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on December 22, 2010
There are many parts in this series I enjoyed, e.g. acting, costumes and some historical facts. However, I could not help but feel extraordinary sadness about the life the "real Lillie" lived. The honest truth of the story is about a selfish woman who was willing to prostitute herself on so many different levels in order to achieve fame, fortune and wealth. At the end of the day she really lived a rather hollow life.
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VINE VOICEon December 23, 2014
I usually enjoy British historical dramas, and Lillie shares many of the positives of similar series -- excellent acting, beautiful and historically accurate costumes and sets, and generally top production values.

But I have to say that, while I struggled through to the end, I found Lillie to be less than engaging. The problem, I think, is with the character of Lillie. While she is clearly the protagonist of the piece, she is not a very likeable person. And neither she nor her story is inherently interesting enough to make her a credible antihero.

Lille marries for money and a ticket off the island where she was born. Hoping for an exciting life of society in London with a weatlhy husband, she quickly finds herself bored with her life in Southampton and her rather dull husband -- abd basically blackmails him into taking her to London. After a few months of boredom in London, Lillie is suddenly 'discovered' by a couple of artists, and soon finds herself (or her picture) the talk of the town. For the next few years, Lillie's husband becomes nothing more than a meal ticket, as Lillie is painted and worshipped by everyone in society, nearly raped by a few -- and then willingly bedded by several of the top ranks (princes, millionaires...) who also shower her with gifts ranging from houses to diamonds. When she finds she needs more money to support her lavish lifestyle and turns to acting, she again quickly begins to neglect her work in favor of spending time with her latest conquest.

To be honest, I found myself feeling sorry for Ned (her husband) who had done nothing wrong, (his worst sins seemed to be talking a bit too much about his former wife) but turns to alcohol to numb his pain as he is ignored by his wife and her new friends and lovers.
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on June 23, 2015
Whilst Ms Annis portrays Lillie Langtry with aplomb, let us not forget Peter Egan's exquisite Oscar Wilde! Mr Egan captures the essence of Wilde as the self-conscious aesthete, worshiper of Beauty, and man of words brilliantly. He encounters Ms Langtry as a relative newcomer to London and helps blaze the trail for her in society and in the American entertainment world. Their tempestuous relationship reflects their parallel evolutions and unfolding as theatre practitioners and human beings --- the one serving as a foil to the other. Mr Egan's portrayal shows us Oscar Wilde at his most vain-glorious and most heart-wrenchingly humbled. Not to be missed.
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on June 1, 2011
just finished watching Lillie for the second time. I found the series to be very entertaining. Francesca Annis plays a great Lillie and does what she must do in the only ways available to her in this late victorian story to improve her life and live in the way she wishes. She is not without her faults and has her share of disappointments and tradgedy, but manages to come through it all in fairly good shape. A very strong and brilliant woman.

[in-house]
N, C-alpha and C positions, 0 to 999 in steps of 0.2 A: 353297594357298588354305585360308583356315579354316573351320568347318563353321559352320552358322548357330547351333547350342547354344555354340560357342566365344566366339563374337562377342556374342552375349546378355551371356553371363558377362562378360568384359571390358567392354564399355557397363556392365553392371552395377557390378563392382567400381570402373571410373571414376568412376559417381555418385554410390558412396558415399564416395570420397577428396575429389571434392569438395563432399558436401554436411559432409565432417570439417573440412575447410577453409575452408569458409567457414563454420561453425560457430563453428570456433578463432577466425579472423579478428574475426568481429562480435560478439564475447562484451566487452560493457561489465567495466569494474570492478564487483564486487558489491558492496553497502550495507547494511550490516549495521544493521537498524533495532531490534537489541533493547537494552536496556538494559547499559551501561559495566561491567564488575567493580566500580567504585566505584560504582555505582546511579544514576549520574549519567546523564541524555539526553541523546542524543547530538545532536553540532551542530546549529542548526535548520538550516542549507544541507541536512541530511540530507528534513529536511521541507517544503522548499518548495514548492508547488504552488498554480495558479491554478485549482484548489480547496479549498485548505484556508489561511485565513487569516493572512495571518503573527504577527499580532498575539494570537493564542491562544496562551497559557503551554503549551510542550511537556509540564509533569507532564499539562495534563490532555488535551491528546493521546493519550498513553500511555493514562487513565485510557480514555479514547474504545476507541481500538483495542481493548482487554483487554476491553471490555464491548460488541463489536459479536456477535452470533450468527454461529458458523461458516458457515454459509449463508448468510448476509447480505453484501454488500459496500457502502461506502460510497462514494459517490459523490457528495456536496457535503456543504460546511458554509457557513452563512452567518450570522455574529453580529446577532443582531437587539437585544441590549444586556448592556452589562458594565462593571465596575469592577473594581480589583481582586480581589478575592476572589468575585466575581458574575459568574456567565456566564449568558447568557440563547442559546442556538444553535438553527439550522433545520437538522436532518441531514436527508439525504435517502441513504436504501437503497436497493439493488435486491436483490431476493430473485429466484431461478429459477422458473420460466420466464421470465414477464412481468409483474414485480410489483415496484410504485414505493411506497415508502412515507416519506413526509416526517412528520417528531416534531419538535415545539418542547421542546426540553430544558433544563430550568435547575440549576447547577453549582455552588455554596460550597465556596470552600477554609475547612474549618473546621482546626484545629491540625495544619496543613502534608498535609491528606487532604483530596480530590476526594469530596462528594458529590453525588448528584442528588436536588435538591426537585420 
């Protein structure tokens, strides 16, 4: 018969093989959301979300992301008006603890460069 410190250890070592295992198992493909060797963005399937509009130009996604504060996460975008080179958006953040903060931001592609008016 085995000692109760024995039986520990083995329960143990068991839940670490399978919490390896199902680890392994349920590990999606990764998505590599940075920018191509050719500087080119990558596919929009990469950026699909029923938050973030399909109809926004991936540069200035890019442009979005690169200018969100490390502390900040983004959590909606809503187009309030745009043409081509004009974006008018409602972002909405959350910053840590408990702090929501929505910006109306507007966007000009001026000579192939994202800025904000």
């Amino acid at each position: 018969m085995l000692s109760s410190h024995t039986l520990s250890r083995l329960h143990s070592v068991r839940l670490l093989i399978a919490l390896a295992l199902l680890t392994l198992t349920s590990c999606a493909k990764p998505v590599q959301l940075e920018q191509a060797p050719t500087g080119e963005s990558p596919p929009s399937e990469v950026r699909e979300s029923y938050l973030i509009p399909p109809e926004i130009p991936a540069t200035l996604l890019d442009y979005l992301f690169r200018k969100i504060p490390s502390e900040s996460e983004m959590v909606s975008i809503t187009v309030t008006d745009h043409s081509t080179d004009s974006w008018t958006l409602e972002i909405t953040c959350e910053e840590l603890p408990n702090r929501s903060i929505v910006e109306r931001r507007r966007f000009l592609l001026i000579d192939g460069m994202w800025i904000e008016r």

Oscar Wilde was her very good friend and I loved his character. Most of the laughs were because of his extremely witty dialogue. He is played as a kind person with amazing talent. I have always thought he was badly mistreated and punished by a society that refused to accept anyone who was different.

Lillie's husband was typical of "gentlemen" of that era. Born to wealth and when he lost it unable to cope, using his wife's talents to sustain a lifestyle he was used to. A very sad ending for a decent, but shallow man who simply couldn't support himself.

The sets, costumes and outside shots were great. The entire cast was outstanding. I would recommend this great series to anyone who likes period pieces. One of the best in my opinion.
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on July 8, 2015
Hooked, hooked, hooked.
We can't get enough of all the good BBC series.
Lillie is particularly interesting because she also made her mark here in the USA.
Even have a movie about her starring Gary Cooper in conflict with Judge Roy Bean who idolized her.
Lillie is one of the better offerings, What an interesting life.
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on July 28, 2013
I watched this program on PBS years ago when it first came out and was so impressed with Fancesca Annis and her performance of Lilie. Then I started observing the wonderful performances of excellent actors they had chosen for other parts. I was very young when I watched the original showing, and I am afraid I fell in love with Peter Egan who played Oscar Wild! He was so gifted in that part. It made me reflect upon the lives and period of that time and I began studying the era.

I don't believe Lilie considered herself a "prostitute" as a previous review has stated. She was a woman of that era who needed to survive and do what she could to survive. And, definitely she did not feel unhappy or deprived! She loved her life, with a love that most of us never know. Indeed, she died after a life that none of us will ever achieve or know! She was famous, loved and well known. If you will ask anyone in the UK about Lilie, they will say to you that she was a most endearing element in Great Britain, as well as Oscar Wild! That is why they made such a memorable series....for her and for England!